The Twittersphere is up in arms over a move the message-broadcasting service made to make its site a bit less noisy: You can no longer easily eavesdrop on conversations with strangers. Hurrah!
Technically, Twitter has stopped displaying what the site's power users call "@replies" — messages broadcast in public, but directed at a specific user — when the viewer doesn't also follow the message's target. Twitter users will still see conversations, but only when they happen entirely within their social circle.
For the attention-deficited social butterflies of Silicon Valley, this is a horrible development: They can no longer ignore their existing friends in favor of constantly finding new ones.
But for the mass market Twitter hopes to tap, this is a great thing. New users find Twitter overwhelming and confusing; some 60 percent drop out after signing up, according to Nielsen, which means Twitter is proving far less capable of retaining an audience than Facebook or MySpace. These Twitter quitters mean that Twitter's growth lies on the edge of a knife. While its traffic numbers are growing at an unheard-of pace, it could lose its audience all too easily.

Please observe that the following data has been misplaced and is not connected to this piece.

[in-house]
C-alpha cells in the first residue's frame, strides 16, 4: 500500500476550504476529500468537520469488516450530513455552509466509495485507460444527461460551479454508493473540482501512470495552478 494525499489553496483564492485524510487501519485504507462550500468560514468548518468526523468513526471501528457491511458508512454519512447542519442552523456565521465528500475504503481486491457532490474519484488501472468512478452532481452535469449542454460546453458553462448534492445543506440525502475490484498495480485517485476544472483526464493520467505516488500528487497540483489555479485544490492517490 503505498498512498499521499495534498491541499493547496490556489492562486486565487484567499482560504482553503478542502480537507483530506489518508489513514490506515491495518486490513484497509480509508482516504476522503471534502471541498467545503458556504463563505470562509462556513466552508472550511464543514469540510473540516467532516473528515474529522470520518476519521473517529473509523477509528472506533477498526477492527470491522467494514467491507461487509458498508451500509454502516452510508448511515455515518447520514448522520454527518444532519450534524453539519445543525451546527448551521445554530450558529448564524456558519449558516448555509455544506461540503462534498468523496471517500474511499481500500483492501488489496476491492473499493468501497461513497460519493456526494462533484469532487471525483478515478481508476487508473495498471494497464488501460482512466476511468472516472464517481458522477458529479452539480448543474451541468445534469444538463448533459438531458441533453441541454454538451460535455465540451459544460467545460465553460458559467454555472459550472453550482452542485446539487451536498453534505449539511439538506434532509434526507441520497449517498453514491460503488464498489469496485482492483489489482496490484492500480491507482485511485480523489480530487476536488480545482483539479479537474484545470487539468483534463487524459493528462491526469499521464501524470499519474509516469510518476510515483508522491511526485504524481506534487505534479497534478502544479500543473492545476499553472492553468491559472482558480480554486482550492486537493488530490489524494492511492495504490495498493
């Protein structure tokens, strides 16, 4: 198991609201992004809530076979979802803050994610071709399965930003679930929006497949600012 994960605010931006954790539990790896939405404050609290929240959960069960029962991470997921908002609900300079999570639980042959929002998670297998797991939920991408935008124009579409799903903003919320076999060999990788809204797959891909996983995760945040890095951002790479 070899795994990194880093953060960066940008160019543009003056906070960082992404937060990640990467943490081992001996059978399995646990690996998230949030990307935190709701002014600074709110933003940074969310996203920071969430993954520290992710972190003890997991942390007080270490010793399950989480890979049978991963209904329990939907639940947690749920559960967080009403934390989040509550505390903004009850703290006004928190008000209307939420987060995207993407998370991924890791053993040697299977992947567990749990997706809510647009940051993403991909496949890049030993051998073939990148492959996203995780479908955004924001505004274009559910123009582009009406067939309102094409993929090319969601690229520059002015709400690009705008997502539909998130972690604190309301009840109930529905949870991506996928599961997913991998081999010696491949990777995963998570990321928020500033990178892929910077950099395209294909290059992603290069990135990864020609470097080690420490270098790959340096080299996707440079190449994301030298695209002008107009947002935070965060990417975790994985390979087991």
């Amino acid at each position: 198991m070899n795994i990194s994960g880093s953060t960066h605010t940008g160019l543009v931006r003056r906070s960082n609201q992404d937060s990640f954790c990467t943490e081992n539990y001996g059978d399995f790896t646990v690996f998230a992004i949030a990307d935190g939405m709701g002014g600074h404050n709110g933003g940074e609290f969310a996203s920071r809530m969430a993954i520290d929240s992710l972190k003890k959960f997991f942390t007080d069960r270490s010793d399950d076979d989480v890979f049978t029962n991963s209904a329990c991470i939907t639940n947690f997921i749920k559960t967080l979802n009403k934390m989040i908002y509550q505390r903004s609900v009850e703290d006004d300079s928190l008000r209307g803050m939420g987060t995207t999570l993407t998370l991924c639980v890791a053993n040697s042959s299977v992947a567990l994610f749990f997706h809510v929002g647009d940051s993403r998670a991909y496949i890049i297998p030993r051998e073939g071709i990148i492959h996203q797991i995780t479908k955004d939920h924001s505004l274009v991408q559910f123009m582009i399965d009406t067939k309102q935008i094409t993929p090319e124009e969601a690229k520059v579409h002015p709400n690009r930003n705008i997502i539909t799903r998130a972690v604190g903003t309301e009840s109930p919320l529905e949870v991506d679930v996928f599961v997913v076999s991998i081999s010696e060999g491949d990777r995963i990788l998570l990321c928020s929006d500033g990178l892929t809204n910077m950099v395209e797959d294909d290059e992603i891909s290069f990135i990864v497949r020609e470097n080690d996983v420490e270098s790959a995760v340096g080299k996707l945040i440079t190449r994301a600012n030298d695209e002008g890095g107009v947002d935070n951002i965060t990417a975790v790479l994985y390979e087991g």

Social networks always go through a boom followed by a plateau. The trick is to sell out while the growth curve is at its highest. Friendster committed market suicide; MySpace sold far too early, for $580 million; Facebook may have squeezed $240 million out of Microsoft, but many believe it missed its chance for a bigger payday. The risk for Twitter: that it becomes one of those places that's so popular no one goes there anymore.
Twitter's noisiest users are complaining about the change, claiming that it's taken away from Twitter's "conversations." What they're missing: The absence of non-sequitur @replies has made Twitter a far more comprehensible place, especially for the newbies they claim they'd like to talk to.
There's an obvious answer for Twitter's hardcore nerd fanbase, as well as the businesses that have flocked to Twitter to monitor their most passive-aggressive customers' whiny complaints in real-time. Twitter should start charging to let an account broadcast its @replies to everyone. Twitter can make money. Businesses can advertise how responsive their Twitter customer service is through their replies. And people hellbent on talking to strangers can pay for the privilege. Meanwhile, the rest of us will get a place to talk that's not filled with people shouting at strangers. If we wanted that, we'd go to the local park.